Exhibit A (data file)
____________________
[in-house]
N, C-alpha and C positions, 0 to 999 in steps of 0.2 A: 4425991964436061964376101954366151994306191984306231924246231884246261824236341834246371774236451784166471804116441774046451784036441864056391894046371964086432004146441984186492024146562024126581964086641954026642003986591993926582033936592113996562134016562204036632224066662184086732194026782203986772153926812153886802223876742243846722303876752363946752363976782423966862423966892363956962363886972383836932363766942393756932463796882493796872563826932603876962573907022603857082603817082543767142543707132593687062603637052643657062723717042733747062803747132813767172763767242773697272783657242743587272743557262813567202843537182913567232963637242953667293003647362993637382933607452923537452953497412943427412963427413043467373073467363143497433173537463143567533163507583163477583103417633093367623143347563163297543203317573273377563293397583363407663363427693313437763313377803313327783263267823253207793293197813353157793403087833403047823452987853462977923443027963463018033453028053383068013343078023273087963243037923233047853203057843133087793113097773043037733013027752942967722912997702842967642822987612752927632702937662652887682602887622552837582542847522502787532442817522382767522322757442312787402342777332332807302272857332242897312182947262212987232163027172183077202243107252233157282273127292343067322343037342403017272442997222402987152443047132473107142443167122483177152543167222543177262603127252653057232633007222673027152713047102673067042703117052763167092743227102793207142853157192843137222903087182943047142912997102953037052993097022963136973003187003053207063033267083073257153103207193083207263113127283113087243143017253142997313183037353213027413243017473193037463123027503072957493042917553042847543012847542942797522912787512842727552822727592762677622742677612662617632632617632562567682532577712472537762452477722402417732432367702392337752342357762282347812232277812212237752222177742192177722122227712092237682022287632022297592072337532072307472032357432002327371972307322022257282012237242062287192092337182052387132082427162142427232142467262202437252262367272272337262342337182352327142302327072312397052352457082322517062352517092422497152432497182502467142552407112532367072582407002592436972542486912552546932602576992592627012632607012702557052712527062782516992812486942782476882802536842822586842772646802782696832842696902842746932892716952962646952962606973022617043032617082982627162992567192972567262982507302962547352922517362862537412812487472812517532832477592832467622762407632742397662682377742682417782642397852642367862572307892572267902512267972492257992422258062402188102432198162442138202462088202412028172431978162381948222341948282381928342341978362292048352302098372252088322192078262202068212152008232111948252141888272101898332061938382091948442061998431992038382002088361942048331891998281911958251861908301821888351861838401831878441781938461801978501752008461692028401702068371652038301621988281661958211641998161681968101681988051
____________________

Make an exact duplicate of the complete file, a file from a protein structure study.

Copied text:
[in-house]
N, C-alpha and C positions, 0 to 999 in steps of 0.2 A: 4425991964436061964376101954366151994306191984306231924246231884246261824236341834246371774236451784166471804116441774046451784036441864056391894046371964086432004146441984186492024146562024126581964086641954026642003986591993926582033936592113996562134016562204036632224066662184086732194026782203986772153926812153886802223876742243846722303876752363946752363976782423966862423966892363956962363886972383836932363766942393756932463796882493796872563826932603876962573907022603857082603817082543767142543707132593687062603637052643657062723717042733747062803747132813767172763767242773697272783657242743587272743557262813567202843537182913567232963637242953667293003647362993637382933607452923537452953497412943427412963427413043467373073467363143497433173537463143567533163507583163477583103417633093367623143347563163297543203317573273377563293397583363407663363427693313437763313377803313327783263267823253207793293197813353157793403087833403047823452987853462977923443027963463018033453028053383068013343078023273087963243037923233047853203057843133087793113097773043037733013027752942967722912997702842967642822987612752927632702937662652887682602887622552837582542847522502787532442817522382767522322757442312787402342777332332807302272857332242897312182947262212987232163027172183077202243107252233157282273127292343067322343037342403017272442997222402987152443047132473107142443167122483177152543167222543177262603127252653057232633007222673027152713047102673067042703117052763167092743227102793207142853157192843137222903087182943047142912997102953037052993097022963136973003187003053207063033267083073257153103207193083207263113127283113087243143017253142997313183037353213027413243017473193037463123027503072957493042917553042847543012847542942797522912787512842727552822727592762677622742677612662617632632617632562567682532577712472537762452477722402417732432367702392337752342357762282347812232277812212237752222177742192177722122227712092237682022287632022297592072337532072307472032357432002327371972307322022257282012237242062287192092337182052387132082427162142427232142467262202437252262367272272337262342337182352327142302327072312397052352457082322517062352517092422497152432497182502467142552407112532367072582407002592436972542486912552546932602576992592627012632607012702557052712527062782516992812486942782476882802536842822586842772646802782696832842696902842746932892716952962646952962606973022617043032617082982627162992567192972567262982507302962547352922517362862537412812487472812517532832477592832467622762407632742397662682377742682417782642397852642367862572307892572267902512267972492257992422258062402188102432198162442138202462088202412028172431978162381948222341948282381928342341978362292048352302098372252088322192078262202068212152008232111948252141888272101898332061938382091948442061998431992038382002088361942048331891998281911958251861908301821888351861838401831878441781938461801978501752008461692028401702068371652038301621988281661958211641998161681968101681988051